P750 Biosimilar Infliximab Switching is Not Associated with Adverse Outcomes: A Real-World Effectiveness Analyses in a National U.S. Cohort of U.S. Military Veterans with Inflammatory Bowel Disease
Hou, J.K.(1)*;Pham, C.(2);Sansgiry, S.(3);Modi, V.(2);Waljee, A.K.(4);
(1)Baylor College of Medicine 5207 Contour Place, Section of Gastroenterology, Houston, United States;(2)Baylor College of Medicine, Medicine, Houston, United States;(3)Baylor College of Medicine- Michael E. DeBakey VA Medical Center, Medicine, Houston, United States;(4)Ann Arbor VA- University of Michigan, Medicine, Ann Arbor- VA, United States;
Infliximab (IFX) biosimilars are widely available for Crohn’s disease (CD) and ulcerative colitis (UC). However, implementation of biosimilar switching has been highly variable in the U.S. Barriers to switching include patient and provider concerns of lower efficacy, immunogenicity, and safety. Biosimilar switching in Veterans Affairs (VA) was based on local facility policy rather than patient/provider selection and thus less prone to selection bias. The goal of this study is to evaluate the safety and effectiveness of biosimilar switching in a National U.S. Cohort of Veterans with CD and UC.
We conducted a retrospective cohort study of CD and UC patients who received maintenance originator IFX from 2017-2019 in the VA. CD and UC patients were identified using a previously validated algorithm and confirmed by chart review. Patents on maintenance IFX originator were identified by dispensed medication from Corporate Data Warehouse (CDW). Patients switched to IFX biosimilar after 2017 were identified in CDW by dispensed medication and confirmed by chart review. Adverse outcomes were defined as infusion reaction, serious infection (intravenous antibiotic, delay of IFX), immunogenicity (anti-IFX antibody or IFX escalation) or disease flare (escalation of steroid, IBD related Emergency department visit, hospitalization) confirmed by chart review. Adverse event rates at 12 months for patients continued on originator IFX were compared to patients switched to IFX biosimilar using univariate and multivariate logistic regression models adjusting for patient and non-patient factors.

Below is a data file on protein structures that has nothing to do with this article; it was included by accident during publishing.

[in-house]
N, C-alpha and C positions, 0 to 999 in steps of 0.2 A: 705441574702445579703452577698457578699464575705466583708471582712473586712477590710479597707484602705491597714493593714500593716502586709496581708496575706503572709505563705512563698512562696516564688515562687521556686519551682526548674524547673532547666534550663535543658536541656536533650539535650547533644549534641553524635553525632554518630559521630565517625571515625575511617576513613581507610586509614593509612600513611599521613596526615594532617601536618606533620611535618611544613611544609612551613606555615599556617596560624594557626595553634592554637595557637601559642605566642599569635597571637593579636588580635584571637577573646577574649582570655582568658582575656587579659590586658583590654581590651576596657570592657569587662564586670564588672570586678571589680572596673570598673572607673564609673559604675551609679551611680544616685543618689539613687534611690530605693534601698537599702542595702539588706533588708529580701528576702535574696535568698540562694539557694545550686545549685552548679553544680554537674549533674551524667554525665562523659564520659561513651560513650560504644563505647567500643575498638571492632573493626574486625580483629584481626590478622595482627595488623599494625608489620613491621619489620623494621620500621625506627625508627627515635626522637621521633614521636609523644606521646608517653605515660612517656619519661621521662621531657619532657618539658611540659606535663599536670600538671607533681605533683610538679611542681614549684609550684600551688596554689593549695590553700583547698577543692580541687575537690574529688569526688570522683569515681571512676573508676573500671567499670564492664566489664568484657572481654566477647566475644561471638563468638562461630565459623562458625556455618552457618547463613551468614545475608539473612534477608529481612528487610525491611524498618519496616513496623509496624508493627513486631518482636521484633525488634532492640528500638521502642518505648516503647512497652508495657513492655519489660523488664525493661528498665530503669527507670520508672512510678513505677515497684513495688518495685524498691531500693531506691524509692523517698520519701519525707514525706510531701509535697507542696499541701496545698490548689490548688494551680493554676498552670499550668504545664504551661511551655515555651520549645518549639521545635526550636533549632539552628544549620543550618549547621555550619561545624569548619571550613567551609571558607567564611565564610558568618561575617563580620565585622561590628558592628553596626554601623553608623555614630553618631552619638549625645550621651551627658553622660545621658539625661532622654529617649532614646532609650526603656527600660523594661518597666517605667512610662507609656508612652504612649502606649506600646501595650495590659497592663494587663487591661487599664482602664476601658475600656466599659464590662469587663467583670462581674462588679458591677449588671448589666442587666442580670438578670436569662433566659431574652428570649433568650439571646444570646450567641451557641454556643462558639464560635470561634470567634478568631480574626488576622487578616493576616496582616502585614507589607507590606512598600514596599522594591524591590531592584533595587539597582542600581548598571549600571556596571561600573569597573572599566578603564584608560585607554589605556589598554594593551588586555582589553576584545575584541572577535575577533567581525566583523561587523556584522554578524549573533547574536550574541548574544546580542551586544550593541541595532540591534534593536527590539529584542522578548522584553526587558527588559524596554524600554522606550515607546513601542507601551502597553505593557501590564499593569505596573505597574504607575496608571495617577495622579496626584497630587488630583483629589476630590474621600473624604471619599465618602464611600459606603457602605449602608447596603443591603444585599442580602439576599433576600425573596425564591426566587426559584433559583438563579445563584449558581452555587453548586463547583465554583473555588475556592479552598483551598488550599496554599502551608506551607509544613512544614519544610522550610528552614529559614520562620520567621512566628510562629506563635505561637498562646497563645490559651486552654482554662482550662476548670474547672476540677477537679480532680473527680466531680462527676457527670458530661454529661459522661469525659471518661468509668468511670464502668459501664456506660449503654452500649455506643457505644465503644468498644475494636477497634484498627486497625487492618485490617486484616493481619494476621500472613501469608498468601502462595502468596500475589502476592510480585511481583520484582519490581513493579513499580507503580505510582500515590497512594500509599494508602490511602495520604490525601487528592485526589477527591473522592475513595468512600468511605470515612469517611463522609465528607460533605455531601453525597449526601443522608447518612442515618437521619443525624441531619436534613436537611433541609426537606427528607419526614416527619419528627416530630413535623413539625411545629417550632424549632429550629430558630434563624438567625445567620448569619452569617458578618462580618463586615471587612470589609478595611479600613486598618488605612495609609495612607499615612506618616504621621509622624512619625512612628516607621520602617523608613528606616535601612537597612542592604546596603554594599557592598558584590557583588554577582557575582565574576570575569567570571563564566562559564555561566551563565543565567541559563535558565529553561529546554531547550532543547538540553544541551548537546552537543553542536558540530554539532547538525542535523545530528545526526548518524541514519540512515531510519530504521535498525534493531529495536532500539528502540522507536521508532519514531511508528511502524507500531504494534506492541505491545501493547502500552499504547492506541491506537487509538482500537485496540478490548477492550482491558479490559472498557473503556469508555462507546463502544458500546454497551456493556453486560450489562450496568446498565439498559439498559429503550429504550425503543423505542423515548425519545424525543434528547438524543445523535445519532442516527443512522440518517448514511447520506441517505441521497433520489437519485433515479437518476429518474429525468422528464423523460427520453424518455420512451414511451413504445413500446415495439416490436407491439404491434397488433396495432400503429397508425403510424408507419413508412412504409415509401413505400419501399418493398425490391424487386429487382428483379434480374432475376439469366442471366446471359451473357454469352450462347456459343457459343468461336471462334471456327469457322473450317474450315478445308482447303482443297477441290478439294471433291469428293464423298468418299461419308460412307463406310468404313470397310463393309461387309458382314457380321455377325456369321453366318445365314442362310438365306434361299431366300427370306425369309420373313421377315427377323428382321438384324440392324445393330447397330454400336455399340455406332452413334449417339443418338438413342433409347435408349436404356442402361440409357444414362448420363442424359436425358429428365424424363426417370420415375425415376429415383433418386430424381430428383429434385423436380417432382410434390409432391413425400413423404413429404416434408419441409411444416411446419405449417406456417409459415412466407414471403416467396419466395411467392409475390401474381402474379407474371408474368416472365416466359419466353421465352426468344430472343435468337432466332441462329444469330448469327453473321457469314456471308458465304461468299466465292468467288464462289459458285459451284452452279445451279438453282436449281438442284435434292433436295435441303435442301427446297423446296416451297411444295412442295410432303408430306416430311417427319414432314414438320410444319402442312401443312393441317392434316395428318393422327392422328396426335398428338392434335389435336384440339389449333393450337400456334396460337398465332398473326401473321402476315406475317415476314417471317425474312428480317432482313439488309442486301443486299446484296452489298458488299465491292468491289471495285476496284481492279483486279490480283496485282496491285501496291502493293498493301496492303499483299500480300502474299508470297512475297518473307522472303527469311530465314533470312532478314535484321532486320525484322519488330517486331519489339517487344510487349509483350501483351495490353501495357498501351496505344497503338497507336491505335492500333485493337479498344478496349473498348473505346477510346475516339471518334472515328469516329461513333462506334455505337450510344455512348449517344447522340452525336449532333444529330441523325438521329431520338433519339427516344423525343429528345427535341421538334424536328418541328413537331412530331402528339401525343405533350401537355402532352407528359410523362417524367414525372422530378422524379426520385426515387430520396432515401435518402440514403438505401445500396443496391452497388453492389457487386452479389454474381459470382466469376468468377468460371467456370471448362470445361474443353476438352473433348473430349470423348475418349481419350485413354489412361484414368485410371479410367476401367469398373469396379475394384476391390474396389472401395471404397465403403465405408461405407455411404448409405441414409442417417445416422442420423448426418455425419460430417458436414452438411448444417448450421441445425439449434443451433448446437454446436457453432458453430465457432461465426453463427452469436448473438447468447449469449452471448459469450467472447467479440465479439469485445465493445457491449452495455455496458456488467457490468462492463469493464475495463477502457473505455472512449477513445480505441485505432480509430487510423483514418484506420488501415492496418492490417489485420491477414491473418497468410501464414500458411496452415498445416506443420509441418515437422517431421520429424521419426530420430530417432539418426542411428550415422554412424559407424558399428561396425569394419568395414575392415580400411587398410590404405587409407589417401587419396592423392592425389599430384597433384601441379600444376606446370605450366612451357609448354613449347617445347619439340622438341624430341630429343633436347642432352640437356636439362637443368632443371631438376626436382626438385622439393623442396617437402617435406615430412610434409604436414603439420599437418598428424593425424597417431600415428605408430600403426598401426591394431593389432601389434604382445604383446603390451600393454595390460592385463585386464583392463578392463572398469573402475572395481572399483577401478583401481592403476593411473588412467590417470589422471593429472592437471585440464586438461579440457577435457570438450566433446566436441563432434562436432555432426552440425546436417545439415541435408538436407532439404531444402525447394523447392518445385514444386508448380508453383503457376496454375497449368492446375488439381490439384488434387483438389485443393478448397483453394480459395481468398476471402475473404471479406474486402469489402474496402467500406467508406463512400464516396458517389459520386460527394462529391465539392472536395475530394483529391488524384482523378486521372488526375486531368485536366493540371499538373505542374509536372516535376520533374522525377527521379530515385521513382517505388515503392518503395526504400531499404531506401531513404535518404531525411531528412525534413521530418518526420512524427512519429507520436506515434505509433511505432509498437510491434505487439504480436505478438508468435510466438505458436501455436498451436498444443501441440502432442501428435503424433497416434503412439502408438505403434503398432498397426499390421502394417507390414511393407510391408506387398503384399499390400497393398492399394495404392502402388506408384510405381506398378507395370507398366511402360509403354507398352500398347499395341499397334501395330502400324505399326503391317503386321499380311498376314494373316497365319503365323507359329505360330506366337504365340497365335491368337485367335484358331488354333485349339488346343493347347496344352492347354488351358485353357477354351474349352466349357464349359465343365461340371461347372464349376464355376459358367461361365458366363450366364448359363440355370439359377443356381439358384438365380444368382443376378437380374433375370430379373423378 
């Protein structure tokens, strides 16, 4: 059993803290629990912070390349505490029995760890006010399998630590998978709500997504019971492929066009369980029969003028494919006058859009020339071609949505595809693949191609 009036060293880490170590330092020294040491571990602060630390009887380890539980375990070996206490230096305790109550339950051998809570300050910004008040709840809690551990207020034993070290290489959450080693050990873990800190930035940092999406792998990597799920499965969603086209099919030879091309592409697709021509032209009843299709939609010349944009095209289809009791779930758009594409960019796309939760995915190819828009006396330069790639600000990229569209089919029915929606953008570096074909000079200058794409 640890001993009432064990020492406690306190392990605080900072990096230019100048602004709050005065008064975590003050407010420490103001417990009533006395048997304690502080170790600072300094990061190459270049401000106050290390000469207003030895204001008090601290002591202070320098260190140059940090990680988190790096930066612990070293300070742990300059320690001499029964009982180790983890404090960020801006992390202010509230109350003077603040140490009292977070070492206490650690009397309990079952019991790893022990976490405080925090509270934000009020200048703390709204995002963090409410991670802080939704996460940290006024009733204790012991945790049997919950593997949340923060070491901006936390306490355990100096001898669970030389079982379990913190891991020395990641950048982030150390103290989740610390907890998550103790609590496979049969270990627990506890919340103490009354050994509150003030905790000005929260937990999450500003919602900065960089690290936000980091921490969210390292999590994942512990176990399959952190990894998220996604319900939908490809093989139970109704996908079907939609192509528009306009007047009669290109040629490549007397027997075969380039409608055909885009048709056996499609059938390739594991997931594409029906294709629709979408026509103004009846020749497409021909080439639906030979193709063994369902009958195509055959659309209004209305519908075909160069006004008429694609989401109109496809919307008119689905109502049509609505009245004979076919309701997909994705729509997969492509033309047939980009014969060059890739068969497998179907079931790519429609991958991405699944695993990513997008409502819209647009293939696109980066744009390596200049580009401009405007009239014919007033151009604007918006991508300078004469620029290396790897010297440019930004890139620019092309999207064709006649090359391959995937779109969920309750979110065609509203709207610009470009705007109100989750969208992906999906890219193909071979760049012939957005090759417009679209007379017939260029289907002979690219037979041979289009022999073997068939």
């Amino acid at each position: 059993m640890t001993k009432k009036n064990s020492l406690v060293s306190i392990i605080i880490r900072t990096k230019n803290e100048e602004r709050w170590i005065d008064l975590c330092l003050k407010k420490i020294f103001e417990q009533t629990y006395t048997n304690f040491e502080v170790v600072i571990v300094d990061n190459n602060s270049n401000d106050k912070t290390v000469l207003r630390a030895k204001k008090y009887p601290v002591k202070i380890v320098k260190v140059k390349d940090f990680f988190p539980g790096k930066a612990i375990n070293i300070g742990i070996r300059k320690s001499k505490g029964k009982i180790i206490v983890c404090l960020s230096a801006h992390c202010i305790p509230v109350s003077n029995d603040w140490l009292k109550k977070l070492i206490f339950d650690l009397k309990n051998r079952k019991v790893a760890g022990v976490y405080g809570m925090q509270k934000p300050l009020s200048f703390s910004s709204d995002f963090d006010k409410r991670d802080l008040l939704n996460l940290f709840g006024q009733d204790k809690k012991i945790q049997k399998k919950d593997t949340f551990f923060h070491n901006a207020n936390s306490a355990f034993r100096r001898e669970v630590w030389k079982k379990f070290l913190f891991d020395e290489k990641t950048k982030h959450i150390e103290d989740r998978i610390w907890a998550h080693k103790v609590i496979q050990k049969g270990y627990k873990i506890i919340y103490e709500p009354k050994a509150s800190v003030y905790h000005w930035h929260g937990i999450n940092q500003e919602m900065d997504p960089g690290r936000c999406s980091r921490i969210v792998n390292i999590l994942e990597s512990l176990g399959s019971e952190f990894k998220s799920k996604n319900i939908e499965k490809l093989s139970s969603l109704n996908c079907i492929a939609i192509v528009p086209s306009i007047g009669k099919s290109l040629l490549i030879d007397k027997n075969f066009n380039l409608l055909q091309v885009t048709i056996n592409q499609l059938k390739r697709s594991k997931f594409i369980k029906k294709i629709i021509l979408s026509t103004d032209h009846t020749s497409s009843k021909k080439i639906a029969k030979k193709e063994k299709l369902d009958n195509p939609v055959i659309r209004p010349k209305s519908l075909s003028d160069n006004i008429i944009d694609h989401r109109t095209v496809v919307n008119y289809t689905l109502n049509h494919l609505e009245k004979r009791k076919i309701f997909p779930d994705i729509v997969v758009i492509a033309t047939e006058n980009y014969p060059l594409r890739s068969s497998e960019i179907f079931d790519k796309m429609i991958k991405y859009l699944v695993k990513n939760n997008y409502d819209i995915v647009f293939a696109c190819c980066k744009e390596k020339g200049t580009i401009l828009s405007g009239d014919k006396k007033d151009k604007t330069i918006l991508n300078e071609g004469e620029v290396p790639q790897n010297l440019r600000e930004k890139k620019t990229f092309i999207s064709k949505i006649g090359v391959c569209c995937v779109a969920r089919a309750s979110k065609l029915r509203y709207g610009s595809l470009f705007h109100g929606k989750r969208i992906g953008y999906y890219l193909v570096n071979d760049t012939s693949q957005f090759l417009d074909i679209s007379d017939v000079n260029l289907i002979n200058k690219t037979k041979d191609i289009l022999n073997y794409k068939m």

A total of 790 patients (492 CD, 298 UC) on originator IFX were identified during the study period. Of these, 380 patients were identified to have switched to IFX biosimilar and 410 patients continued on IFX originator during the study period. Overall adverse outcomes occurred in 35.6% of patients at 12 months (35.6% switch, 35.3% non-switch, p=0.87). No statistically significant difference in rates of infusion reaction, serious reaction, immunogenicity, or IBD flare were identified between switch and non-switch groups. In multivariate logistic regression including age, race, gender, concomitant medication, and VA priority status, no significant differences in adverse outcomes at 12 months were observed between switch and non-switch groups (aOR 1.09, 95% CI 0.76-1.42).
In a real-world national U.S. cohort of patients with CD and UC, we observed IFX biosimilar switching was not associated with adverse events compared to continuation on IFX originator. While this study may be underpowered to detect such a small difference, these findings provide further reassurance that IFX biosimilar switching for CD and UC is safe and effective.